Linking biology and nanotechnology

August 19, 2003 – Scientists at Tel Aviv University are bridging gaps between biology and nanotechnology with their efforts to make metal nanowires from bio-organic material.

The research centers on beta-amyloid protein fibrils, which are present in the brains of Alzheimers’ patients and are known to cause type 2 diabetes and prion diseases. Scientists observing the proteins under an electron microscope realized they could use them to create nanotubes, which were then bathed in a silver ion solution and reduced to elemental silver. The resulting self-assembling nanotubes could then be used as molds for making nanowires.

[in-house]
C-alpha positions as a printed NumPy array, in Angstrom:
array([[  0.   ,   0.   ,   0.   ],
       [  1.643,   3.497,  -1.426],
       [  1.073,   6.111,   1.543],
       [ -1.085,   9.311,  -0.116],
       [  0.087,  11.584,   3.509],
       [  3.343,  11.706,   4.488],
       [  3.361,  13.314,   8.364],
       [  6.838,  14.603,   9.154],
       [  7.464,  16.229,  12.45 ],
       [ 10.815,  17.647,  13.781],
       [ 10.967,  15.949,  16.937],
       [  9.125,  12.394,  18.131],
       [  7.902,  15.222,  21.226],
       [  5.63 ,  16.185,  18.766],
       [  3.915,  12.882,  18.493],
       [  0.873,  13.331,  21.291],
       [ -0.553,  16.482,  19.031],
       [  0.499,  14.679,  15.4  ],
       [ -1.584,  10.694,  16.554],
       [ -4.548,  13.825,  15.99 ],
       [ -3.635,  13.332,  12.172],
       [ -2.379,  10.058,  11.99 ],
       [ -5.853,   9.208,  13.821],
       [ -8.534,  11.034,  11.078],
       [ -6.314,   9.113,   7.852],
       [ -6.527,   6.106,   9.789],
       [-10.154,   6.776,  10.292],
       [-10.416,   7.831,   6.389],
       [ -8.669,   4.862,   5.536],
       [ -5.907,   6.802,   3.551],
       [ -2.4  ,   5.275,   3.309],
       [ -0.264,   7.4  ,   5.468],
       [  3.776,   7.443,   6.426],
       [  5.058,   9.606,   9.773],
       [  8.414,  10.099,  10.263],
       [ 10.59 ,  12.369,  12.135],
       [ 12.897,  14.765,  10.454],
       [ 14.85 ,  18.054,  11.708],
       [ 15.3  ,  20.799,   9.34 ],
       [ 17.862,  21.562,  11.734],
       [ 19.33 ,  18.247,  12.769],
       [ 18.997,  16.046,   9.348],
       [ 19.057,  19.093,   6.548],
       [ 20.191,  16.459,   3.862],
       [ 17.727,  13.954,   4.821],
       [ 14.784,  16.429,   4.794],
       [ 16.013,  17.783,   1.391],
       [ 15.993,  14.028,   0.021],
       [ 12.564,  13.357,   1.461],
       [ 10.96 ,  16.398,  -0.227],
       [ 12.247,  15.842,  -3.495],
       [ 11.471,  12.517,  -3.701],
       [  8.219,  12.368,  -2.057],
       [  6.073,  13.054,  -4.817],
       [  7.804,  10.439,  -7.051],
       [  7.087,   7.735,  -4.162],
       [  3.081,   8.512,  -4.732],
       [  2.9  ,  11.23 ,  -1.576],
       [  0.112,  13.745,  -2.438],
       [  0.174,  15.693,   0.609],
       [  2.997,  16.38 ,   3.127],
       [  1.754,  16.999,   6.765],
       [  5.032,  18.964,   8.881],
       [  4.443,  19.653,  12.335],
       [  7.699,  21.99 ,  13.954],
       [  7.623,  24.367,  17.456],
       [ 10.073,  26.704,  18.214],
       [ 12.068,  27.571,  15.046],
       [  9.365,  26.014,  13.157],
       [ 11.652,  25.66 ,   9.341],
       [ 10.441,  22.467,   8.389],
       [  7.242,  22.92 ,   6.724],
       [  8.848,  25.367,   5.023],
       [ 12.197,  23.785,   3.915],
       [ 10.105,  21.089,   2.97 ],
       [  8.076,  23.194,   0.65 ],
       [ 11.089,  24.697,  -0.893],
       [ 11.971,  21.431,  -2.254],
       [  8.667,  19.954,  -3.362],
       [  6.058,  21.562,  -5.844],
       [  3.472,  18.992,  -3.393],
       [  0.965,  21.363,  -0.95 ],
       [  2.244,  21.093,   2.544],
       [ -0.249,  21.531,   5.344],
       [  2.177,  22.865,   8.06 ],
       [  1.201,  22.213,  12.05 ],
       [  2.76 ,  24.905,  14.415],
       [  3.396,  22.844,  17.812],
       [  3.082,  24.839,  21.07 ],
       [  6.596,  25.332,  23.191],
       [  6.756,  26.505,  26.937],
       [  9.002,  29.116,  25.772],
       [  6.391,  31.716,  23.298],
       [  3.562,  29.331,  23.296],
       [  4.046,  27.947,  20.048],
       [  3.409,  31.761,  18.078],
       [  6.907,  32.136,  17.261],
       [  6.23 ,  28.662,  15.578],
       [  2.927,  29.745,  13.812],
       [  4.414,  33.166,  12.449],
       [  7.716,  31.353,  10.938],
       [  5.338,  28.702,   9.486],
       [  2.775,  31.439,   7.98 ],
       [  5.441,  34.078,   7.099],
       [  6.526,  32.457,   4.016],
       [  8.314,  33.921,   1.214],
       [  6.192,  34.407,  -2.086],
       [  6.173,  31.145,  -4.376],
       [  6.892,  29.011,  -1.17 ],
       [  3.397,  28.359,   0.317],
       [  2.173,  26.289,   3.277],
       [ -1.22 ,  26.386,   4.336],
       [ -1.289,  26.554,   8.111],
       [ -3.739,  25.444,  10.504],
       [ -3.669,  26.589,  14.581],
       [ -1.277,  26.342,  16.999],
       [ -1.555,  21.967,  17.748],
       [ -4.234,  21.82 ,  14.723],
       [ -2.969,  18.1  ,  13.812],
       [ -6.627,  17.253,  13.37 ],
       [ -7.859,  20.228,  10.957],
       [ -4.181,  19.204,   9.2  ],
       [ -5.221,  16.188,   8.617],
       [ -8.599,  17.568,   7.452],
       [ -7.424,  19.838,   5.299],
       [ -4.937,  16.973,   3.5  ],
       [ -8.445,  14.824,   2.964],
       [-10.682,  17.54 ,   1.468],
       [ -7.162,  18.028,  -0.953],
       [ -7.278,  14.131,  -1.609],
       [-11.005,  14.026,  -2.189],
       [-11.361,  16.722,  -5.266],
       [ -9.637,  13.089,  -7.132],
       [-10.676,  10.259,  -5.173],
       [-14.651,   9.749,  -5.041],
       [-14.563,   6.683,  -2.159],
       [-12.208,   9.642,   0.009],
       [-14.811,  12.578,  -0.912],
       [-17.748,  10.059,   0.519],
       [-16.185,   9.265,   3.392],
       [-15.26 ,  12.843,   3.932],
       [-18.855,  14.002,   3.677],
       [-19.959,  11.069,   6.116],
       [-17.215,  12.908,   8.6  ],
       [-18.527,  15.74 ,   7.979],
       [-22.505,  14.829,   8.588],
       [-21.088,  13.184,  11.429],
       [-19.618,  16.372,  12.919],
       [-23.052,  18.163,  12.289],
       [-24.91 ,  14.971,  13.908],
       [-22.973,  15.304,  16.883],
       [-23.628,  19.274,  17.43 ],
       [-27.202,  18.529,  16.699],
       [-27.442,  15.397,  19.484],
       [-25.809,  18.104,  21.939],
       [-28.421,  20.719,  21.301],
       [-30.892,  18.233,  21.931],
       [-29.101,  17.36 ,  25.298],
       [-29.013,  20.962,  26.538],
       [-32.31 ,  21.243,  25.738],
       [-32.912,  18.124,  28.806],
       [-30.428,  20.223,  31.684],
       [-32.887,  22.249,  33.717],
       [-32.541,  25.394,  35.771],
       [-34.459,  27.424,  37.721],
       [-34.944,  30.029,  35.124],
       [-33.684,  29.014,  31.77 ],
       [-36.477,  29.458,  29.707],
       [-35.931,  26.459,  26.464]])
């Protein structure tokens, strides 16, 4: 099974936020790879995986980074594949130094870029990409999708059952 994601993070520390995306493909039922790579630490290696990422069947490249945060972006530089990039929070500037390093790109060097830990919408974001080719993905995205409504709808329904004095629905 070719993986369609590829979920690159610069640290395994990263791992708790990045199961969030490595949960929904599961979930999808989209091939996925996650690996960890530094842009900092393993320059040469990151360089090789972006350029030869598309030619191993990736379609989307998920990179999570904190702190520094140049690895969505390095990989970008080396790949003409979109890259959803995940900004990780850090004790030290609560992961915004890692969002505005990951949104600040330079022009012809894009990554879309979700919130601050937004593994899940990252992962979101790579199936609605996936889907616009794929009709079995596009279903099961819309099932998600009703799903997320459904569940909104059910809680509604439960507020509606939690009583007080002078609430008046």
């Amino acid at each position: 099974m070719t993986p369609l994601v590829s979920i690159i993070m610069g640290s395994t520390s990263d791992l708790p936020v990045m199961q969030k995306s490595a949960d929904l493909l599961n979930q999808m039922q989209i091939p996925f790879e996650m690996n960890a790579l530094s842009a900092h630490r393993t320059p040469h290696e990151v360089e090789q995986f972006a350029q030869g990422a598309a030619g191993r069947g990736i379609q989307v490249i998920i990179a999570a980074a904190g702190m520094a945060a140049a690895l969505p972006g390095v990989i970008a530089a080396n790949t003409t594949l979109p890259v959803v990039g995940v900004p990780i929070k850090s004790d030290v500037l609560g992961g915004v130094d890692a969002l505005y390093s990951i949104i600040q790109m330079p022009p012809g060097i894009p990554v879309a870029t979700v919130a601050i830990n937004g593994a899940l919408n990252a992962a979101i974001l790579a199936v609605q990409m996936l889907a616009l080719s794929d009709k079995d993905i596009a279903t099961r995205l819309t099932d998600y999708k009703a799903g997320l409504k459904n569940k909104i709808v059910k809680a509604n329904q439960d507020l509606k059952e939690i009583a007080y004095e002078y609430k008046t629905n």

Professor Ehud Gazit and research assistant Meital Reches, who published their work in a recent issue of Science, plan to expand their work to peptide nanotubes for molding other conducting, semiconducting, and magnetic materials, with a final potential application in microelectromechanical systems (MEMS).


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